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BLOG: Apple still making it hard to think differently

Preston Gralla | Nov. 21, 2013
Apple repeatedly bows to censorship demands in places like China.

Apple, which has famously fashioned itself as the friend of rebels and freethinkers everywhere, has once again shown itself willing to take the side of the censors and autocrats. Lured by profits, Apple continues to do the bidding of the Chinese government by banning certain iPhone and iPad apps in China's App Store.

The latest instance came in late October, when Apple pulled the Free Weibo app from the App Store in China. Free Weibo is designed to allow people to read censored comments on China's popular microblogging platform, Sina Weibo. Sina Weibo is a frequent target of such censorship. For example, when the Chinese artist and activist Ai Weiwei used the site to ask people to post information about the disastrous 2008 Sichuan earthquake, his messages were deleted and his account pulled.

Earlier in October, Apple banned the OpenDoor app, which allowed iOS users in China to bypass the Great Firewall of China, a facetious name given to a very serious effort to stop people inside the country from visiting websites the government doesn't want them to see.

These incidents are only the latest in a long line. Apple has banned apps that refer to the Dalai Lama and Uighur activist Rebiya Kadeer, as well as a news app by New Tang Dynasty Television, a satellite broadcaster based in the United States that was founded by Falun Gong members.

The banning of apps that mention the Dalai Lama is particularly ironic, given that Apple featured a photo of him in its well-known "Think Different" marketing campaign. That campaign praised, in Apple's word, "The rebels. The troublemakers. The round pegs in the square holes. The ones who see things differently...They push the human race forward...The people who are crazy enough to think they can change the world, are the ones who do."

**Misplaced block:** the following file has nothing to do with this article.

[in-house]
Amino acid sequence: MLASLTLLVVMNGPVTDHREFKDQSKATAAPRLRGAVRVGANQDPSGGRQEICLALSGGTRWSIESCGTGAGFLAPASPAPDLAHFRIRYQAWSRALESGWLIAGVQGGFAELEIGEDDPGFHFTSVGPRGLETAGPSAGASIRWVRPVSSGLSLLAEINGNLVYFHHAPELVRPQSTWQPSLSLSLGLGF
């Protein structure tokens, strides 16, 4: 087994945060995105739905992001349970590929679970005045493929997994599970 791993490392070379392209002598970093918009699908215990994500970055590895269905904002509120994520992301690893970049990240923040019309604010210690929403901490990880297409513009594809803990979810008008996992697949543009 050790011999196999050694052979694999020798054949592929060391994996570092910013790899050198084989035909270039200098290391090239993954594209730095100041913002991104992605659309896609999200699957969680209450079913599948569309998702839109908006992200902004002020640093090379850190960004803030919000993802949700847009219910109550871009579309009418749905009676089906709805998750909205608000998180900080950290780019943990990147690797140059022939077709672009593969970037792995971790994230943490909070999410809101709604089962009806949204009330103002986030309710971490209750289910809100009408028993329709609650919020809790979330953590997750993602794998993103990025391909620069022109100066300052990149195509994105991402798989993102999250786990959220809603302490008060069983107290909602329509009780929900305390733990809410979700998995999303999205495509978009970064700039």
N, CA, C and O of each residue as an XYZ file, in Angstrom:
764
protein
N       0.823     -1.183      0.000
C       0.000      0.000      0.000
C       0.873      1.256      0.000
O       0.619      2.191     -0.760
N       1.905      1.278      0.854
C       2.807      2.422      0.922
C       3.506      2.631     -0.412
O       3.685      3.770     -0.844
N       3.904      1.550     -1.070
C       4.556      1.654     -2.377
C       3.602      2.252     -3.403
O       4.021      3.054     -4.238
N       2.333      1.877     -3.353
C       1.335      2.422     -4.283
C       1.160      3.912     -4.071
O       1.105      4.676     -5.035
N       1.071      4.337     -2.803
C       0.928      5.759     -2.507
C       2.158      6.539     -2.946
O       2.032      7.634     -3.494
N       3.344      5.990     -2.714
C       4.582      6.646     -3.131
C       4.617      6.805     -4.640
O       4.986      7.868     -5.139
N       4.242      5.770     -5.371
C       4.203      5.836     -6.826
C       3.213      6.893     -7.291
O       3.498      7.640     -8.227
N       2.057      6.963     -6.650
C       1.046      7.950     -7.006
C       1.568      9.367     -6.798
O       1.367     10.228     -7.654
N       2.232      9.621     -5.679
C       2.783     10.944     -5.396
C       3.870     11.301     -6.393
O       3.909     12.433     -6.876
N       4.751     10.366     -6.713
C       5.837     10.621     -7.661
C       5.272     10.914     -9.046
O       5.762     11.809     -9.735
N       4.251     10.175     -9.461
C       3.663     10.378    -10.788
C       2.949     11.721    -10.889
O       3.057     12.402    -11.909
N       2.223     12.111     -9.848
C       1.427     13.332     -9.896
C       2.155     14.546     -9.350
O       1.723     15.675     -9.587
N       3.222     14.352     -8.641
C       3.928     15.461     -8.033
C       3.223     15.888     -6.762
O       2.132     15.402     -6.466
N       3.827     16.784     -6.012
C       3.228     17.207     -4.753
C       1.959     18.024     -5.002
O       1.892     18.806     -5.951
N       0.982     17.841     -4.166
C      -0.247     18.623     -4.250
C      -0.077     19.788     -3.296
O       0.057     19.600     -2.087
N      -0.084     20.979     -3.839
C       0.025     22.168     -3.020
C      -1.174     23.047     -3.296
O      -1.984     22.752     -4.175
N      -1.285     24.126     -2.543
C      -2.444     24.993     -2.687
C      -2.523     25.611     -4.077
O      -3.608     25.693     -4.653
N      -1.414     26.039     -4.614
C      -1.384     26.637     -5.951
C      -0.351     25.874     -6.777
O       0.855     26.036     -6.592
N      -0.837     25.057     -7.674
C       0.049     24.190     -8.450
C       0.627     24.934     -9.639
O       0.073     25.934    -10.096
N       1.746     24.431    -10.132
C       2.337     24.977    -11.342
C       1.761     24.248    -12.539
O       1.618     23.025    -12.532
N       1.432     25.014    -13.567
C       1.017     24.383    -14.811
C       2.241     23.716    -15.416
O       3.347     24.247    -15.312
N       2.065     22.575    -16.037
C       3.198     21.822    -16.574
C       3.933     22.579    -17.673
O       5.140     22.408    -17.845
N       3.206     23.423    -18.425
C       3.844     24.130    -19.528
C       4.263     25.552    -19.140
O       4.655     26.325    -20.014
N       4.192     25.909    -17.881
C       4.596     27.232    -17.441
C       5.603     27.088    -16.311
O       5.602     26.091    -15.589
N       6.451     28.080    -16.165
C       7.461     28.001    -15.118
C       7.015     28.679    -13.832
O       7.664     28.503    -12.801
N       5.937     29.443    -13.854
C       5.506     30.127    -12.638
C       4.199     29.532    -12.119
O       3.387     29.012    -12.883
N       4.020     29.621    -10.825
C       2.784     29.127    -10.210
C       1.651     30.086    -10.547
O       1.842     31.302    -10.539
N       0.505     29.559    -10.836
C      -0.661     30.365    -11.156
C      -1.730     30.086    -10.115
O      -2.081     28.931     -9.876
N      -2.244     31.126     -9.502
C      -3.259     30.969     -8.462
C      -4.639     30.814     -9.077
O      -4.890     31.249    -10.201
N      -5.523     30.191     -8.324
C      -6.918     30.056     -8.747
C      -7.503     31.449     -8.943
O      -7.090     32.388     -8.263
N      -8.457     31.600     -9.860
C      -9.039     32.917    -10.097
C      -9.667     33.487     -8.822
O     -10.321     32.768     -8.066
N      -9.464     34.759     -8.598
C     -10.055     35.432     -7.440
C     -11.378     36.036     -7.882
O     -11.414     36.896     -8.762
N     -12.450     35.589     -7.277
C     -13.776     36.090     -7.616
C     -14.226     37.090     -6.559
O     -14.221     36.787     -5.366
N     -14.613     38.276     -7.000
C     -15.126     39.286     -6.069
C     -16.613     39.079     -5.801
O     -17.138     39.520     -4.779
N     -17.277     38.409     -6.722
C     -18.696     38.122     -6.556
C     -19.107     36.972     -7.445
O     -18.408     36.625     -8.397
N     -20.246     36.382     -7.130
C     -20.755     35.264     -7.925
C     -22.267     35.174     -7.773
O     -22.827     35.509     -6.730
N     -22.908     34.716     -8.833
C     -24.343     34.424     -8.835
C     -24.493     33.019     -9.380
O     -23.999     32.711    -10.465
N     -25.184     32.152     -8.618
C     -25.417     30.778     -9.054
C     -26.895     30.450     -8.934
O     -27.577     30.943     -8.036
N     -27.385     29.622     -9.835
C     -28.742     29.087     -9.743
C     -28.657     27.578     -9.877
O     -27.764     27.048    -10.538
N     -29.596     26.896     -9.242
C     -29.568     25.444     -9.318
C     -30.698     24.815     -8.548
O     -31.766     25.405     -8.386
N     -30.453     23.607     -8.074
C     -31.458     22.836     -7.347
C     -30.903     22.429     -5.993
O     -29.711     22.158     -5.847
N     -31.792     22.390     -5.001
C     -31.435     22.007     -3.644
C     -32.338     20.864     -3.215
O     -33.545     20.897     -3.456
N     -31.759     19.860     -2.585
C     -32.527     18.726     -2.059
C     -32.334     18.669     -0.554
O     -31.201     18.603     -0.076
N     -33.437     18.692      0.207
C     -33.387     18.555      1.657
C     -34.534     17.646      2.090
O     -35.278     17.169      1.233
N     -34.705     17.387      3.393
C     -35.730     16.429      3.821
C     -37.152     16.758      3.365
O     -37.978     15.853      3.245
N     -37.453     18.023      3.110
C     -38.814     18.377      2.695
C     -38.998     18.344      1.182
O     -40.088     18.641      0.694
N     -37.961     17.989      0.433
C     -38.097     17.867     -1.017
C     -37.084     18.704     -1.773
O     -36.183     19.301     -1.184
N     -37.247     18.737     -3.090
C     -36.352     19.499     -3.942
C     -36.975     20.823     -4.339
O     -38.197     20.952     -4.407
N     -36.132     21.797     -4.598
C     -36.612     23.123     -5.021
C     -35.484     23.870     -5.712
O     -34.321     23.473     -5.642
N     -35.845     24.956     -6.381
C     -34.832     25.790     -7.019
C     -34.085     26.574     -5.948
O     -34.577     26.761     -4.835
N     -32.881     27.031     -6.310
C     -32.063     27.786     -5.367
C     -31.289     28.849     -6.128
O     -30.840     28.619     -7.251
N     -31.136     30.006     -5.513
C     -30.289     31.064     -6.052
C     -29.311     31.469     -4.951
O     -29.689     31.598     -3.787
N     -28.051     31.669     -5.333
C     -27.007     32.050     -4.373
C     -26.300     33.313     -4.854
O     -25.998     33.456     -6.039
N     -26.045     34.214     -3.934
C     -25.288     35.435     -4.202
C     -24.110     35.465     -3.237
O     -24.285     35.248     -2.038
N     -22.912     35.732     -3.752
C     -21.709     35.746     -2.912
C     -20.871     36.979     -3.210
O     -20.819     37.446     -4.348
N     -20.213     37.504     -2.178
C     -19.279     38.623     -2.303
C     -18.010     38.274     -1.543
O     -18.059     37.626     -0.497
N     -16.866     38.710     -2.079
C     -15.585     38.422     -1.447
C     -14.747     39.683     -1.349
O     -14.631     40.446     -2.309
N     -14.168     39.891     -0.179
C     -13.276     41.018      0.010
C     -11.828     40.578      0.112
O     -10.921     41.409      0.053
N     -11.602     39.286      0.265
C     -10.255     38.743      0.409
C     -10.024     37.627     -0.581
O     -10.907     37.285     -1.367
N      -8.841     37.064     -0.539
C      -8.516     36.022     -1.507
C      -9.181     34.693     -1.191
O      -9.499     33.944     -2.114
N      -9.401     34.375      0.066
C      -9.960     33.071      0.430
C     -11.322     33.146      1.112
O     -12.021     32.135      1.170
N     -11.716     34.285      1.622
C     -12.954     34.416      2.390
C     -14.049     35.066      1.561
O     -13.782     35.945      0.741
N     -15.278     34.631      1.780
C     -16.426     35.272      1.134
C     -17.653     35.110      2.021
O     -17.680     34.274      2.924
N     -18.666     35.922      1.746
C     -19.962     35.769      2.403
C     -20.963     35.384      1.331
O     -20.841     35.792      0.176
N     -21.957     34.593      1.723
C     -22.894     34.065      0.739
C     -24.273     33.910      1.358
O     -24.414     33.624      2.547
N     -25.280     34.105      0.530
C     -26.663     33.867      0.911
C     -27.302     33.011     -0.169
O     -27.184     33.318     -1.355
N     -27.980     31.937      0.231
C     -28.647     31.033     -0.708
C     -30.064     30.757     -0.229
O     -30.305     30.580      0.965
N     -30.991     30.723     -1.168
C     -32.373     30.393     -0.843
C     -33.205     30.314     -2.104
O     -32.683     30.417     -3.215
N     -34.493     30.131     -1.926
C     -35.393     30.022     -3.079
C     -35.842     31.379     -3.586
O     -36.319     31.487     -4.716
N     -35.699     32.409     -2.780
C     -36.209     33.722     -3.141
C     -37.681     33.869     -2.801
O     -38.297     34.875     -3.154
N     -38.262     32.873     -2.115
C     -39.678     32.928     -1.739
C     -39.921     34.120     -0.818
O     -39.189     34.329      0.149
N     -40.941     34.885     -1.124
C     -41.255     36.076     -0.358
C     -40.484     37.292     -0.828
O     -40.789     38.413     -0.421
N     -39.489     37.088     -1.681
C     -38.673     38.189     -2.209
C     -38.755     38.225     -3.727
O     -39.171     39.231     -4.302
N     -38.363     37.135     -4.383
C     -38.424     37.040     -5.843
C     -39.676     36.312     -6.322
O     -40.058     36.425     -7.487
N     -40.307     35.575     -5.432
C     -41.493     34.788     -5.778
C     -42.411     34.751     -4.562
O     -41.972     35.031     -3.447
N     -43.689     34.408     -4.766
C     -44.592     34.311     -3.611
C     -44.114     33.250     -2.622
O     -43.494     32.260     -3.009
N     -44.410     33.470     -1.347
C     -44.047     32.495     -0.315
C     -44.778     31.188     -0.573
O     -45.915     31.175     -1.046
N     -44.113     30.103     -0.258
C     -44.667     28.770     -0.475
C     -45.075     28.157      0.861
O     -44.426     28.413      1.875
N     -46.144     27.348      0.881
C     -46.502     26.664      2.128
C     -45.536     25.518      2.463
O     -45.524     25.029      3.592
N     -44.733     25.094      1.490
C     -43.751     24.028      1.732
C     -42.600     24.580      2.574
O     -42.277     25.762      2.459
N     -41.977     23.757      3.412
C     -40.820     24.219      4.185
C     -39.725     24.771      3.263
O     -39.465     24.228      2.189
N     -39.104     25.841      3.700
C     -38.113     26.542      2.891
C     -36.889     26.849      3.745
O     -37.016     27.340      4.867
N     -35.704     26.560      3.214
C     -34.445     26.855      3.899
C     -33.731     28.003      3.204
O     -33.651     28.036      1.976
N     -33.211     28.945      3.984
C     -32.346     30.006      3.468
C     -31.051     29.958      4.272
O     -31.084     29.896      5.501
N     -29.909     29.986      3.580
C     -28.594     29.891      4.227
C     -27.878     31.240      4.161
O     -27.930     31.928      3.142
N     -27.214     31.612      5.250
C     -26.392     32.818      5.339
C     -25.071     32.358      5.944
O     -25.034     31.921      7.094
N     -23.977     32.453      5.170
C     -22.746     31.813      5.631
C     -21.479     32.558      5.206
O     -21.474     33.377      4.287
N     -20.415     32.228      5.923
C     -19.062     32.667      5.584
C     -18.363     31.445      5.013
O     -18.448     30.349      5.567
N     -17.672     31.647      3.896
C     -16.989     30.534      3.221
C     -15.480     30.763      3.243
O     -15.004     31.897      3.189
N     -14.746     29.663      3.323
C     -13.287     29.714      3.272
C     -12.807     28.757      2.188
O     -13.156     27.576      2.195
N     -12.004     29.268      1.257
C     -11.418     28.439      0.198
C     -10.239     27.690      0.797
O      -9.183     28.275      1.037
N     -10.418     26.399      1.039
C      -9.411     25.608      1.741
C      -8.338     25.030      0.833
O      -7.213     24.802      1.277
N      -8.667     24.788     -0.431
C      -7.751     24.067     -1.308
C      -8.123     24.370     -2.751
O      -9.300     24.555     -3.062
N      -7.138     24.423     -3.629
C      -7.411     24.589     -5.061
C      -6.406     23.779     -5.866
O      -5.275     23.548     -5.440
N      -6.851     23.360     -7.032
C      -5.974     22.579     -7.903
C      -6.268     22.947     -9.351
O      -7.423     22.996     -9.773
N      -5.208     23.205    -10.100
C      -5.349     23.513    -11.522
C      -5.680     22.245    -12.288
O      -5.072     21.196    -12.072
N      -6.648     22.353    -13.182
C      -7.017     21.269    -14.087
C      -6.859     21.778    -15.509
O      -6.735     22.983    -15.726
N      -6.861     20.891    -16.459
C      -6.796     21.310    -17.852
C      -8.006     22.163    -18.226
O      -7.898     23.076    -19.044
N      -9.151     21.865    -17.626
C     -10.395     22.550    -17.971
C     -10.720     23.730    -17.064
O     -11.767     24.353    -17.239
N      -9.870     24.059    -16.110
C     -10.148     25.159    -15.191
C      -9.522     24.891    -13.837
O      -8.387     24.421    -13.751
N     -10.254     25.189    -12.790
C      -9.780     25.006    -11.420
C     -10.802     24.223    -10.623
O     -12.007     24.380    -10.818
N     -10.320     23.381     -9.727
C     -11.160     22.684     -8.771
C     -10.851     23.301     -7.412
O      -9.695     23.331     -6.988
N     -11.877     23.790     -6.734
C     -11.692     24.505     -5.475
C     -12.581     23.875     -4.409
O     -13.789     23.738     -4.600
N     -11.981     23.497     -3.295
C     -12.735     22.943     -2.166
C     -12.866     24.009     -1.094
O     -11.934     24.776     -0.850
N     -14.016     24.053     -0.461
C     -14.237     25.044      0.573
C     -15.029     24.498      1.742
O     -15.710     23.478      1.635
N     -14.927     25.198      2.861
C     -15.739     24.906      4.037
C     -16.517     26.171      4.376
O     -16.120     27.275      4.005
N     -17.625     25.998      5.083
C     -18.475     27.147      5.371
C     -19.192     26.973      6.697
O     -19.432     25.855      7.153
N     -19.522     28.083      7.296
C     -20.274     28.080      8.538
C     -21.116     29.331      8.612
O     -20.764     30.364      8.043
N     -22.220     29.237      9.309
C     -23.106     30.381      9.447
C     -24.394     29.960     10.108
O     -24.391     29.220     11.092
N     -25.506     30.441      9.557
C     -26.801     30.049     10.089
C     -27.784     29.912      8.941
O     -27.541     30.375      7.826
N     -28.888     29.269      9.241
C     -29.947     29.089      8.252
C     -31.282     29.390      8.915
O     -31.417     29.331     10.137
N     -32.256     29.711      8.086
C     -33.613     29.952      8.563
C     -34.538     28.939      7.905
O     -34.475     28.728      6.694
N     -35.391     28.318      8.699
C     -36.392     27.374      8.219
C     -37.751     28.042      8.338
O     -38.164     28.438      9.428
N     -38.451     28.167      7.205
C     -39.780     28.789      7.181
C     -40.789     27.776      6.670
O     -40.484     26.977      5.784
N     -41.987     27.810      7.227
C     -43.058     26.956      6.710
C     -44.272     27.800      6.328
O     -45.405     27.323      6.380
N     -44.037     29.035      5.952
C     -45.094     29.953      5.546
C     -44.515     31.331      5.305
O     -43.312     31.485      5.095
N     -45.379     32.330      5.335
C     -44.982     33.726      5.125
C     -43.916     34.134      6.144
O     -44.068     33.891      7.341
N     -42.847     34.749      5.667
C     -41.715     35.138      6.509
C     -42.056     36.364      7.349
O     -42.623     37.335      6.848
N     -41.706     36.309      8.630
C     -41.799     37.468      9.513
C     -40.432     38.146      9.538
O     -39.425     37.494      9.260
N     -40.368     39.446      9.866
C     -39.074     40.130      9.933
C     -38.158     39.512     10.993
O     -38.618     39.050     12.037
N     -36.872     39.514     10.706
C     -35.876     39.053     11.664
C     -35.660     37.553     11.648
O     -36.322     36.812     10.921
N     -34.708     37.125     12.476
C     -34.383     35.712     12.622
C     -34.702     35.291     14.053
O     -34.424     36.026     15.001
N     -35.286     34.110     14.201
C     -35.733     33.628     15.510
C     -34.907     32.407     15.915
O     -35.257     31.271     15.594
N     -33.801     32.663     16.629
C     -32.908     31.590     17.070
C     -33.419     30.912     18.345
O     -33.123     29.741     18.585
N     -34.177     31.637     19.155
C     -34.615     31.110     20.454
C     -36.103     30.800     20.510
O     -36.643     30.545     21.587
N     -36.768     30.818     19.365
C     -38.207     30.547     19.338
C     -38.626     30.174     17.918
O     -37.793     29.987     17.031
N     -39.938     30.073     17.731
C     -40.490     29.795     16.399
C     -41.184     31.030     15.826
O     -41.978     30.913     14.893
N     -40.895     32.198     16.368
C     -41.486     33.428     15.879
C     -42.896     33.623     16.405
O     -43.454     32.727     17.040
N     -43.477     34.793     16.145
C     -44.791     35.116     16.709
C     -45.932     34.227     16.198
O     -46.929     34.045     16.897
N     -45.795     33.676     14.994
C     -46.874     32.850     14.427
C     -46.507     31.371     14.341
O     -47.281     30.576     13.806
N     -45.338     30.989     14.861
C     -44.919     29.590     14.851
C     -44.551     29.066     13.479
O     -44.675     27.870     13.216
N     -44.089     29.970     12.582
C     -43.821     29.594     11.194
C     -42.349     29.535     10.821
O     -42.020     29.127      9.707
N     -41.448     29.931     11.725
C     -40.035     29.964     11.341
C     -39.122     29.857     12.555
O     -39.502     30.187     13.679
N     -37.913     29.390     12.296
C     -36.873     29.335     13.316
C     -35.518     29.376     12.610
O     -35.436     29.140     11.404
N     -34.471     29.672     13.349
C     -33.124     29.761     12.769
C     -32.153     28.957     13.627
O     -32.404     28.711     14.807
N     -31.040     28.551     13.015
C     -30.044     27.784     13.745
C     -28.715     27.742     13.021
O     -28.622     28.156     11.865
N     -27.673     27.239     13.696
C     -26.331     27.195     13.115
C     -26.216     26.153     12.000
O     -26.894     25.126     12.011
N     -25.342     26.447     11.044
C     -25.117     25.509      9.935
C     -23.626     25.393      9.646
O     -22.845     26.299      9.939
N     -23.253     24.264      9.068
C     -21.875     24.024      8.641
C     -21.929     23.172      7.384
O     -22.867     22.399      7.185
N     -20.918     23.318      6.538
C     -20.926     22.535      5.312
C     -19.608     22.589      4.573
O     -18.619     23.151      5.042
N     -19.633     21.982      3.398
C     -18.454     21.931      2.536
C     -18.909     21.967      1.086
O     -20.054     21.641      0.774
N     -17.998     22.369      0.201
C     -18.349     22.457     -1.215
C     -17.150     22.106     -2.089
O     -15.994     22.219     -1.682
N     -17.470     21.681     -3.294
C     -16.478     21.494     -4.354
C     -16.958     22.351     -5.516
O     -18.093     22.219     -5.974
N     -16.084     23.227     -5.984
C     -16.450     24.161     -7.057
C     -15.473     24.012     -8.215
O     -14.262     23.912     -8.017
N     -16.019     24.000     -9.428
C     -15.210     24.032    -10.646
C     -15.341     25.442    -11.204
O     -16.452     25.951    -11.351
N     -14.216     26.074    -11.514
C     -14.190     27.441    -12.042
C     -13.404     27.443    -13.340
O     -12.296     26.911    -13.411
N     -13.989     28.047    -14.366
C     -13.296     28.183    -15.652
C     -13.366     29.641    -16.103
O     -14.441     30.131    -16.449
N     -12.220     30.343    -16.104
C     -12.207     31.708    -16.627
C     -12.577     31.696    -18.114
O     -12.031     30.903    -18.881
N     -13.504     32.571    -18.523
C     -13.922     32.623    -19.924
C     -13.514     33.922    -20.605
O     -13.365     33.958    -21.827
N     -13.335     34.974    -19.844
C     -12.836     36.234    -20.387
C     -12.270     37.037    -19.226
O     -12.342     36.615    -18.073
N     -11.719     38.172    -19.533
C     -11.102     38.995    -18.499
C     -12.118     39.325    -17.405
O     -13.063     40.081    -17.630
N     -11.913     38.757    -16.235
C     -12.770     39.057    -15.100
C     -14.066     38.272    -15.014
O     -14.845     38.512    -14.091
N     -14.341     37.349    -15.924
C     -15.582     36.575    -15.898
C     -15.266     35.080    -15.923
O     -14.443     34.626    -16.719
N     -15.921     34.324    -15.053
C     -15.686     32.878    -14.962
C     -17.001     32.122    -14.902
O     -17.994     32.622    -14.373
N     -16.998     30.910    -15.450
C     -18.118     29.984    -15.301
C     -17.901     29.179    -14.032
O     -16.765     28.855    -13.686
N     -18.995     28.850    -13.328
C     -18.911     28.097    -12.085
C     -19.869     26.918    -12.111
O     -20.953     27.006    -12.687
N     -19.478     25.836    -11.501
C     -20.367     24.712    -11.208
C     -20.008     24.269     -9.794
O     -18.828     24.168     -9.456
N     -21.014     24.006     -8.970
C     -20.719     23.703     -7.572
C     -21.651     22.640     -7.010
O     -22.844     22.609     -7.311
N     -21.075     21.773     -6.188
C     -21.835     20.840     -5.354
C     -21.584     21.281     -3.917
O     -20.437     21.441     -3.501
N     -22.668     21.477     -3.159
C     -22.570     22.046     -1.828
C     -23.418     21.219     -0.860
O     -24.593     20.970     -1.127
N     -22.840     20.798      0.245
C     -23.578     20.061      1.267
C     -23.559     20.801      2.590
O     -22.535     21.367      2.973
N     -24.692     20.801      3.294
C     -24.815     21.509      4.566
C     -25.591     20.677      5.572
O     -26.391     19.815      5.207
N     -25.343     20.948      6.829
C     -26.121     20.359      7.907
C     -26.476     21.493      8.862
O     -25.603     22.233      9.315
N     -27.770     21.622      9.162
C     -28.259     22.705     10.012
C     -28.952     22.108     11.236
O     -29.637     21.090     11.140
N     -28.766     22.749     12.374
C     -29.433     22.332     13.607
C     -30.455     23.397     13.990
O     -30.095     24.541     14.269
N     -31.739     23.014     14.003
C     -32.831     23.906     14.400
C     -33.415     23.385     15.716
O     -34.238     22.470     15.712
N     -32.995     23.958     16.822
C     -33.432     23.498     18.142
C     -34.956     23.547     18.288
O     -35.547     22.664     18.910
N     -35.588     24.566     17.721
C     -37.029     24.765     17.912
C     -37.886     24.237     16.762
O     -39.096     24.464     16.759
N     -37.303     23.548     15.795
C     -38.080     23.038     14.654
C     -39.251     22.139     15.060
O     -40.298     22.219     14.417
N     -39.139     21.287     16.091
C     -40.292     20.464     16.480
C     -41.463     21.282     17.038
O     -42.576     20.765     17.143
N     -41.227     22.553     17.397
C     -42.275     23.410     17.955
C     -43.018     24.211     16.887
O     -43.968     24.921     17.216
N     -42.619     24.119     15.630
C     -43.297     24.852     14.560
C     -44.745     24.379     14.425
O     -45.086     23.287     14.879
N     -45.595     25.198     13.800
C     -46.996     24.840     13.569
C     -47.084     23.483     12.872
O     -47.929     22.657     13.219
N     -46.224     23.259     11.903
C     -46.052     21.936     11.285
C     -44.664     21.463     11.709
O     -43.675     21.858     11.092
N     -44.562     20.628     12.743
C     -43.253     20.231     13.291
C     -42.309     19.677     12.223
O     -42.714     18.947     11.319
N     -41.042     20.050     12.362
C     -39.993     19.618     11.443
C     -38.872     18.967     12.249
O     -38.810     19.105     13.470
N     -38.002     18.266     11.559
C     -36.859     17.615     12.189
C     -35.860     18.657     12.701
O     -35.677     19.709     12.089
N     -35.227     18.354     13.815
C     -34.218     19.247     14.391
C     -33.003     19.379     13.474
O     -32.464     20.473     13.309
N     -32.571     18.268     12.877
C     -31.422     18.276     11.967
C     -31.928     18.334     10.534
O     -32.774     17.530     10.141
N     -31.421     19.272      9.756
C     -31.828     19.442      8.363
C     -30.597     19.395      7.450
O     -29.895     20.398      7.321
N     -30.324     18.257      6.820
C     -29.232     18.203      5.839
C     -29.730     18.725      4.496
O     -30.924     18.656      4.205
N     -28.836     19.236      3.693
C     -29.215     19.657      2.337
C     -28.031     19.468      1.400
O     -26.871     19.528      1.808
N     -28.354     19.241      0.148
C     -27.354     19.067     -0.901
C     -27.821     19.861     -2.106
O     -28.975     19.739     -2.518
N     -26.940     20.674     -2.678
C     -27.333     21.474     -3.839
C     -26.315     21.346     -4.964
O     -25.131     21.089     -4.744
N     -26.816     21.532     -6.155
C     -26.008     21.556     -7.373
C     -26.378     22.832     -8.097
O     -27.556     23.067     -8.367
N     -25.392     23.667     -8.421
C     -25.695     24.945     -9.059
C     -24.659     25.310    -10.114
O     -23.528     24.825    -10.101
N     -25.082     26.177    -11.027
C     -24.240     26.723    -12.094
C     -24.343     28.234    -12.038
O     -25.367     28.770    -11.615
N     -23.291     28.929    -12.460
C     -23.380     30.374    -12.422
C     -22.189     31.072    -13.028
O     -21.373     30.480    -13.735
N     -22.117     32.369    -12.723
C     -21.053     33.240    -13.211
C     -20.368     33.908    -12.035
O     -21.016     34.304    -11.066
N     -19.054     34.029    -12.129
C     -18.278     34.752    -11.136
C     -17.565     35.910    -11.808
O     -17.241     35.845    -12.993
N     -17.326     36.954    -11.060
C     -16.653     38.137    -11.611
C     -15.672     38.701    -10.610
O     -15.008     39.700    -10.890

But one of them stands in the way of Apple's profits. So goodbye, Dalai Lama.

Apple would do well to follow the examples set by Yahoo and Google. Several years ago Google decided it would no longer censor its search results in China after attacks emanating from there targeted the Google and Gmail accounts of Chinese human rights activists. Google's chief legal officer, David Drummond, explained in a blog post: "These attacks and the surveillance they have uncovered--combined with the attempts over the past year to further limit free speech on the web--have led us to conclude that we should review the feasibility of our business operations in China...We recognize that this may well mean having to shut down, and potentially our offices in China." Google has indeed suffered financially from the decision. But it recognized that sometimes moral obligations trump the absolutely fattest profits.


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